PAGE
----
“Black Lizard” (the 1962 original)

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I wasted 101 minutes of my life watching “Kurotokage” (Black Lizard, 1962) a movie directed by Inoue Umetsugue derived from a Mishima stage adaptation of a 1934 novel by Endogawa Rampo.

I’d lost interest before the Black Lizard (Kyô Machiko) soft-shoes onto the elevator and out of the hotel after the first failed kidnapping of Sanae (Junko Kano) and theft of the Egyptian Star (a gem, not a person). Her nemesis, known as “the best detective in Japan,” Mr. Akechi (Ôki Minoru) thwarted it. Trumpeter and assistant to the Black Lizard Amamiya (Kawaguchi Hiroshi) is let into the heavily guarded compound and manages to kidnap the treasured damsel (Sanaei). For Black Lizard’s private museum (on an abandoned naval base), which includes some stuffed human bodies.

The movie is campy, but not funny as, say the tv “Batman” was. The musical numbers replace the kaboom, etc. intertitles, though both are comic-bookish. I guess the museum has some resemblances to the bat cave… The Black Lizard falls in love with her antagonist, since he is the only person who can understand her: “Crime and detectives are two sides of the same coin”, she claims. There are lots of odd-angled shots and campily sinister objects and songs.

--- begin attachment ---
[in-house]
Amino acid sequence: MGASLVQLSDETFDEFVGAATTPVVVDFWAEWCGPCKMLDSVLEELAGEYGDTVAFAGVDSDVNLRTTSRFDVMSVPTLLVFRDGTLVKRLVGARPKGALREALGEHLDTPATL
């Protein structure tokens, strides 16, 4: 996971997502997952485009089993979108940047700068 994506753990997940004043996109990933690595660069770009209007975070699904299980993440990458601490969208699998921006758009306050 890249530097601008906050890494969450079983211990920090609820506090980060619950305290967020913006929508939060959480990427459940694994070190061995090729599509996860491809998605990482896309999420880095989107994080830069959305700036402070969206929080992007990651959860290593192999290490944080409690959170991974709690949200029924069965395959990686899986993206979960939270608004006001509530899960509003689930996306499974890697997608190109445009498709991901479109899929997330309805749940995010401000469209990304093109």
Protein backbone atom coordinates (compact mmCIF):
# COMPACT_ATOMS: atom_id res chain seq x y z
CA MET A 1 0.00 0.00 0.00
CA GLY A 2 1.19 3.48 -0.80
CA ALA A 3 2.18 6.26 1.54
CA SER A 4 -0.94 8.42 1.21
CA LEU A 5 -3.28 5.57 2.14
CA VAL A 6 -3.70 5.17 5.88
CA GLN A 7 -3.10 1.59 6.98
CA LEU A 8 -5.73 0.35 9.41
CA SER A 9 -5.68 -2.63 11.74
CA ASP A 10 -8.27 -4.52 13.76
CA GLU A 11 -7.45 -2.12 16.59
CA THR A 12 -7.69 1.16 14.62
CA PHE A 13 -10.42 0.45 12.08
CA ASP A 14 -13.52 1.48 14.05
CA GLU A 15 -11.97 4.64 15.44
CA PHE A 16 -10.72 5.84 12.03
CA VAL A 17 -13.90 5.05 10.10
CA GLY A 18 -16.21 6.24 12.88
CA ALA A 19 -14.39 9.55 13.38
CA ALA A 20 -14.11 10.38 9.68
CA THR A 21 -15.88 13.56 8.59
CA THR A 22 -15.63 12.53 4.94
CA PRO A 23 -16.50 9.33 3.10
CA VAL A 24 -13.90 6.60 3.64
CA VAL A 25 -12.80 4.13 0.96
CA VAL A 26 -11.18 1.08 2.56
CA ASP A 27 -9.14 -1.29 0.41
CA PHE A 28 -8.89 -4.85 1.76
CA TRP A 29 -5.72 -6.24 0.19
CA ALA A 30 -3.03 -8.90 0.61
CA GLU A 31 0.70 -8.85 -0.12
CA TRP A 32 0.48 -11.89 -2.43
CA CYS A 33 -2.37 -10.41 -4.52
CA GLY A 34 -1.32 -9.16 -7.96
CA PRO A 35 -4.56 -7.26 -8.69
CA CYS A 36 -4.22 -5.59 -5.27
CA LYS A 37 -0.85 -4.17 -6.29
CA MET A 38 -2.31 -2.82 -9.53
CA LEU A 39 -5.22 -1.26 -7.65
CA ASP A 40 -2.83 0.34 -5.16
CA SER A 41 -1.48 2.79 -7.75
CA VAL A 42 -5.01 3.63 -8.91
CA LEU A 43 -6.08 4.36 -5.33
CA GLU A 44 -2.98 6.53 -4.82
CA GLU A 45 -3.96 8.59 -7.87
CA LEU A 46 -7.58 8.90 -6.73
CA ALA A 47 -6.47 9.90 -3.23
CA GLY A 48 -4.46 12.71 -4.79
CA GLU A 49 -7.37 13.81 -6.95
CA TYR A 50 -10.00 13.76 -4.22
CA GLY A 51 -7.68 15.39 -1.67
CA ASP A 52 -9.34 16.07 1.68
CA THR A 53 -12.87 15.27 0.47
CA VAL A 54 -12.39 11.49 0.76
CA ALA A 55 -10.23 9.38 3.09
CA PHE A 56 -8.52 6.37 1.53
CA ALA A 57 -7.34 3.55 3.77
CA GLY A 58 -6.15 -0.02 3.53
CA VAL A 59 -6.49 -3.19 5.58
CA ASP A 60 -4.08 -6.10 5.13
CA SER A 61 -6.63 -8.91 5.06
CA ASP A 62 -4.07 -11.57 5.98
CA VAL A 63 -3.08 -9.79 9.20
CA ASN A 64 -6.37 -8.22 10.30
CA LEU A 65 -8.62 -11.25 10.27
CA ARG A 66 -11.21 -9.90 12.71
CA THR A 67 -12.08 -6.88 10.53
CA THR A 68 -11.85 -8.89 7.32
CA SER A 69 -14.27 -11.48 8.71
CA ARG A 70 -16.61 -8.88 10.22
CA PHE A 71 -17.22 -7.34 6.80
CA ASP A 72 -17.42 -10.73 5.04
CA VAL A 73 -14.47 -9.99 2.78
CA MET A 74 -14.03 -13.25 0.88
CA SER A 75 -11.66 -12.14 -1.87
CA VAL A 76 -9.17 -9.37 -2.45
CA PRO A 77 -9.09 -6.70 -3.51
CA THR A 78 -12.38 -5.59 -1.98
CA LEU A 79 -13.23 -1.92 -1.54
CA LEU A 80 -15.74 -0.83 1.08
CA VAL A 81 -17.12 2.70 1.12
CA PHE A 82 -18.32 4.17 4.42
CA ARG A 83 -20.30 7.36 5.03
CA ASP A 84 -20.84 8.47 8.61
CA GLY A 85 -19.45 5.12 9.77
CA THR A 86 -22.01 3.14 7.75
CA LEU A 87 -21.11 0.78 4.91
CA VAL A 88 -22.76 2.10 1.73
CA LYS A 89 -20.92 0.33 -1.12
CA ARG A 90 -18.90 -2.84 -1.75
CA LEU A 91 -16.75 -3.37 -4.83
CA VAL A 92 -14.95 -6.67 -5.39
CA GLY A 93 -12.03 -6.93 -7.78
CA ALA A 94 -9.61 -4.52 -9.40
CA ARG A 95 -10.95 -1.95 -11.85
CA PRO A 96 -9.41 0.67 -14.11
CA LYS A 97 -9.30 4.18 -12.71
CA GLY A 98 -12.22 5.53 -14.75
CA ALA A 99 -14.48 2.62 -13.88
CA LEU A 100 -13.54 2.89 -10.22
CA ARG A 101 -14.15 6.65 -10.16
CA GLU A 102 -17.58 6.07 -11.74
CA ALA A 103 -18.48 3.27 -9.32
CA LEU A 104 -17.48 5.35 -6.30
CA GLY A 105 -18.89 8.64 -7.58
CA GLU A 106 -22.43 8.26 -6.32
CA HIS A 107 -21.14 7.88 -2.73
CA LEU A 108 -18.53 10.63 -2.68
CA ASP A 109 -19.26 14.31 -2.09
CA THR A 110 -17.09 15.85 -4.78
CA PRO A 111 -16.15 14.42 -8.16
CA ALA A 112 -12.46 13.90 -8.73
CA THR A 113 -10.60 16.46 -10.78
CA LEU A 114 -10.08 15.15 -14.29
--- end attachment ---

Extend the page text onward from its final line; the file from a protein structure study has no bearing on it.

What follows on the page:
(Mishima was one of the stuffed humanoids in a 1968 remake (copying frame by frame) with a female impersonator Black Lizard).

 

©2016, Stephen O. Murray

 

 

 

 

 

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